Sisters Kate and Mary have led a very sheltered life – no cell phones, no car, strict rules about clothing – with their minister father, especially since their mother was injured in a car accident two years ago and entered a vegetative state. Now their father has died suddenly, and their quiet, predictable lives are in turmoil. Kate has dreams of leaving El Paso to study medicine at Stanford. Mary has two years of high school left and a great talent for painting but lost her motivation and inspiration after her mother’s accident.
Now, with no family but a distant aunt, they have to figure out what comes next – where will they live when the new minister takes over their home? How will they pay for everything? And most disturbingly, what should they do about their mother, who has been living at home, cared for by them and hired nurses? To complicate matters further, Kate’s boyfriend Simon wants to propose, and Mary meets a new boy who both attracts and scares her.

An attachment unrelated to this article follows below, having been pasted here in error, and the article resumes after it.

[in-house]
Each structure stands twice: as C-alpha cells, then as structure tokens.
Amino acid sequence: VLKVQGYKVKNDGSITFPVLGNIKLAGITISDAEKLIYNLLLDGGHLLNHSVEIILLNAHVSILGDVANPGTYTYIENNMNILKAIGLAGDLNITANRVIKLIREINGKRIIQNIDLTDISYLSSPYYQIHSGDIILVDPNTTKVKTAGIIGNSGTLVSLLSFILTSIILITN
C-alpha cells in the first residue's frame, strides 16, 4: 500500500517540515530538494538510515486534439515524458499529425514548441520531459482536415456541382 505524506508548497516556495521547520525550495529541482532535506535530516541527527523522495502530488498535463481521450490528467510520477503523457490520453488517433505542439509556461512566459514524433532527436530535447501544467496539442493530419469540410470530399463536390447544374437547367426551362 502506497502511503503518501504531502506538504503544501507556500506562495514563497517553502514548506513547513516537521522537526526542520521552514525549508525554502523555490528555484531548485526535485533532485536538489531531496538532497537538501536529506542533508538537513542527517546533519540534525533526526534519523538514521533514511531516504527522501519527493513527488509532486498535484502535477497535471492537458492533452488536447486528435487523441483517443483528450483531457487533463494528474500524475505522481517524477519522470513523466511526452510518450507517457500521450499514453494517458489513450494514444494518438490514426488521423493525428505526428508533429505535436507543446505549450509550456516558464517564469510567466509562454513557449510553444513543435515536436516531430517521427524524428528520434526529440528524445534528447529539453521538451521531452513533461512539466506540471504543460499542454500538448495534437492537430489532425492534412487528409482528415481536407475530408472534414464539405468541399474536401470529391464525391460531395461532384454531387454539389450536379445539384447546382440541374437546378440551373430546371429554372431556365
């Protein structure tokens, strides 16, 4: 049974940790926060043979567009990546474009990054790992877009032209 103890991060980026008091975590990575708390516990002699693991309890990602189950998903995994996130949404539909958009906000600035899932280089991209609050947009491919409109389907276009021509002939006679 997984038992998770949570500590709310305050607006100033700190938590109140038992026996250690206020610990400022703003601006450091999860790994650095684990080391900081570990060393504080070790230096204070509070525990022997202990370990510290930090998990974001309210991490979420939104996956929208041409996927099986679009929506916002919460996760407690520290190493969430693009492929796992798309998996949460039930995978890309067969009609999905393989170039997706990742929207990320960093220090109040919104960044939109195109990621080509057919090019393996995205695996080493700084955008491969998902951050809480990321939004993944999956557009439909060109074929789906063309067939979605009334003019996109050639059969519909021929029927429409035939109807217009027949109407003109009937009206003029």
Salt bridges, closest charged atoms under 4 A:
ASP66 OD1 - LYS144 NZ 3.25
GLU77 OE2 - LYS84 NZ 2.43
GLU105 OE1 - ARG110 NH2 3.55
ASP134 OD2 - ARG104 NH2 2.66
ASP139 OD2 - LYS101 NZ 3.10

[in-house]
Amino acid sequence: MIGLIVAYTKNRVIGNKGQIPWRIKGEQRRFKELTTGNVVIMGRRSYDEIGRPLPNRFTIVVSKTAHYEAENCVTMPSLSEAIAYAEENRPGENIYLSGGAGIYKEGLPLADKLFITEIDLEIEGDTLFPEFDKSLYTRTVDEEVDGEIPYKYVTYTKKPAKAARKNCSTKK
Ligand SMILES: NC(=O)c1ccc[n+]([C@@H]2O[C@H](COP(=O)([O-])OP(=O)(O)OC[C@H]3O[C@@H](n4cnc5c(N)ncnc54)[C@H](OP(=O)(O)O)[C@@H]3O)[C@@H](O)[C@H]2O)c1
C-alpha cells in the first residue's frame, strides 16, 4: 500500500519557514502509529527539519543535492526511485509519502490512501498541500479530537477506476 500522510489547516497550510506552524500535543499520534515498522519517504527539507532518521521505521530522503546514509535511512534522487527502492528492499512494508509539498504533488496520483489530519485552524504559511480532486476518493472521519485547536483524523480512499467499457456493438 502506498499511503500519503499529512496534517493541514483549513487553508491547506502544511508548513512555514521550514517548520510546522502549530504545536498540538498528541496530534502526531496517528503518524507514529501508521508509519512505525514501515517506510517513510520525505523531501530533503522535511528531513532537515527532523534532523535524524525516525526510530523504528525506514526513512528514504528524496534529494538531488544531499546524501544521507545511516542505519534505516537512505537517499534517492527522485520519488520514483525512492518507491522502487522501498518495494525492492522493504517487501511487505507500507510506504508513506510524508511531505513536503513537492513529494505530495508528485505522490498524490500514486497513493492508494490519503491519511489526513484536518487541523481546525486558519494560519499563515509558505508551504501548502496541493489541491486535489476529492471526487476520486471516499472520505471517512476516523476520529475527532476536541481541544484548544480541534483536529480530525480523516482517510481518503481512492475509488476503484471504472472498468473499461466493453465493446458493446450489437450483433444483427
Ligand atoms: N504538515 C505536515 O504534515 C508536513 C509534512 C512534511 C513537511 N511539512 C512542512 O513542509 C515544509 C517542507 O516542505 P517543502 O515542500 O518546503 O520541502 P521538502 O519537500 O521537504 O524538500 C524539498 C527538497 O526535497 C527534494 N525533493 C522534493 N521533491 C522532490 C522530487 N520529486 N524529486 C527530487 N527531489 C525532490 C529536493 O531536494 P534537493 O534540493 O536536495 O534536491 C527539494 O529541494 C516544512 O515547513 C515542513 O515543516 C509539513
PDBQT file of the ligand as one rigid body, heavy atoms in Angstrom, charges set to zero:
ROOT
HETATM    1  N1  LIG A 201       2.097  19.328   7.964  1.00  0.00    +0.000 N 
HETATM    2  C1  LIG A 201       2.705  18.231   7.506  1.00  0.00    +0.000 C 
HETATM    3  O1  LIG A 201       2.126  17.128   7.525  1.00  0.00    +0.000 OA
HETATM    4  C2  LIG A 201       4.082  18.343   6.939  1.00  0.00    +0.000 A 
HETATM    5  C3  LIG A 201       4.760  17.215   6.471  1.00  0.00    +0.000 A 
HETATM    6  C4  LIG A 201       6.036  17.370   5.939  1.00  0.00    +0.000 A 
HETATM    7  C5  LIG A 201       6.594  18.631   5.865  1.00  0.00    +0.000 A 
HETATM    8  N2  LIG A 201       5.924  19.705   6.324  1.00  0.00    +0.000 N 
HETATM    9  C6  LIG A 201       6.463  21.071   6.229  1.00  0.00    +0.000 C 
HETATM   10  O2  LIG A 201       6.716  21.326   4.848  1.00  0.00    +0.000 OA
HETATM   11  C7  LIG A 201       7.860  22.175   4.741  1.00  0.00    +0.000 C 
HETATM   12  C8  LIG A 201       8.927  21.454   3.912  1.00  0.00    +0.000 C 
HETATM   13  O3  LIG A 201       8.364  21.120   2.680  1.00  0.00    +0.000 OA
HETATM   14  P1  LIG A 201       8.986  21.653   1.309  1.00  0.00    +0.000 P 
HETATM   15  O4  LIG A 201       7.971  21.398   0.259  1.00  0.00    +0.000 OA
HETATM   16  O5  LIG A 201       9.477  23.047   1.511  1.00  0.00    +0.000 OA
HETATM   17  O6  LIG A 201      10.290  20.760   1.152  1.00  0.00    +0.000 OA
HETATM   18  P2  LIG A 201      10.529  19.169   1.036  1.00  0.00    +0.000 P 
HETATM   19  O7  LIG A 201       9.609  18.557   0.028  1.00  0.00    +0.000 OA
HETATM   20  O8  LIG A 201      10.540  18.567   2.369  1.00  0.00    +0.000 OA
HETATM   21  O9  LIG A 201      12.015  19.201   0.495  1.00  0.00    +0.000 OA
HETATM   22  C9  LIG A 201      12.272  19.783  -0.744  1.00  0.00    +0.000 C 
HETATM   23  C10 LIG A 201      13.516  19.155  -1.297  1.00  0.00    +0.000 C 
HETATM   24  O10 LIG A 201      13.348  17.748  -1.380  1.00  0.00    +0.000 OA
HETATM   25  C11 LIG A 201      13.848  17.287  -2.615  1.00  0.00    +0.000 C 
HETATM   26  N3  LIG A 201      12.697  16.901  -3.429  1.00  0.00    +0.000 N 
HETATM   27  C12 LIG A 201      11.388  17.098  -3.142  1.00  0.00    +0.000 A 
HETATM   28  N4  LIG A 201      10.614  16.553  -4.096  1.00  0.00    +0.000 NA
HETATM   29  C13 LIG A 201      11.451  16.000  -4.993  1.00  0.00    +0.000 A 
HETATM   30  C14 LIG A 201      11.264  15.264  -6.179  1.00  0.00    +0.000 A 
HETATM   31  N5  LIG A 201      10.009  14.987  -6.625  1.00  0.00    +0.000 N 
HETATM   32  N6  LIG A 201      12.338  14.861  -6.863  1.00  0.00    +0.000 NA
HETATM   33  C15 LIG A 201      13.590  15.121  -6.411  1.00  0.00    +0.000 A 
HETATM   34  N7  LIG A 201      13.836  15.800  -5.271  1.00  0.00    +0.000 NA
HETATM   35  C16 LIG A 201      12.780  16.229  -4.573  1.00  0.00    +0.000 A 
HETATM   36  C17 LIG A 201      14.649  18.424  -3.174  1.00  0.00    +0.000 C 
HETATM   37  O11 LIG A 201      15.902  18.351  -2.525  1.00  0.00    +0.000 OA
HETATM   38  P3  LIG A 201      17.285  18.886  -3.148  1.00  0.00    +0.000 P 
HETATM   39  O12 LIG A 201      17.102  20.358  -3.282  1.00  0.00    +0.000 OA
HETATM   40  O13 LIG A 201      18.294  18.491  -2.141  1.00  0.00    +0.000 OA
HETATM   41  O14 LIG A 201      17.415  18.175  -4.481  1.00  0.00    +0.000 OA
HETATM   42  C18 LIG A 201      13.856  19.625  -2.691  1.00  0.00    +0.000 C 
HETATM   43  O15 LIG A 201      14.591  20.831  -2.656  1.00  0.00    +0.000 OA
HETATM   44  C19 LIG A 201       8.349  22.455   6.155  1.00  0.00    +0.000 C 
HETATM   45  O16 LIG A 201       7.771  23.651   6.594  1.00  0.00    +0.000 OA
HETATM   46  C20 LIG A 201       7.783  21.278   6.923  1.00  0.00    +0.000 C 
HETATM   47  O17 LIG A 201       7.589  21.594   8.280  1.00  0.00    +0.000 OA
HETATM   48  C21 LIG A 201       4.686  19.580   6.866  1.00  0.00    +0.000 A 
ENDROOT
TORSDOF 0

As in Marcelo, Stork has created real characters with complex thoughts and feelings. These two girls are facing some epic problems, with no obvious solutions. Among many other issues, the novel deals with the question of whether their mother should live and what kind of a life she has, questions that have been debated at length in the real world recently. There is a lot of emotional depth here, and plenty of complex situations that teens may not have considered before. I enjoyed the novel and found it engaging and thought-provoking.
I have Irises sitting on the book shelf behind waiting its turn. What I like about Stork is the integrity with which he writes and how his characters display integrity. I am looking forward to this book.
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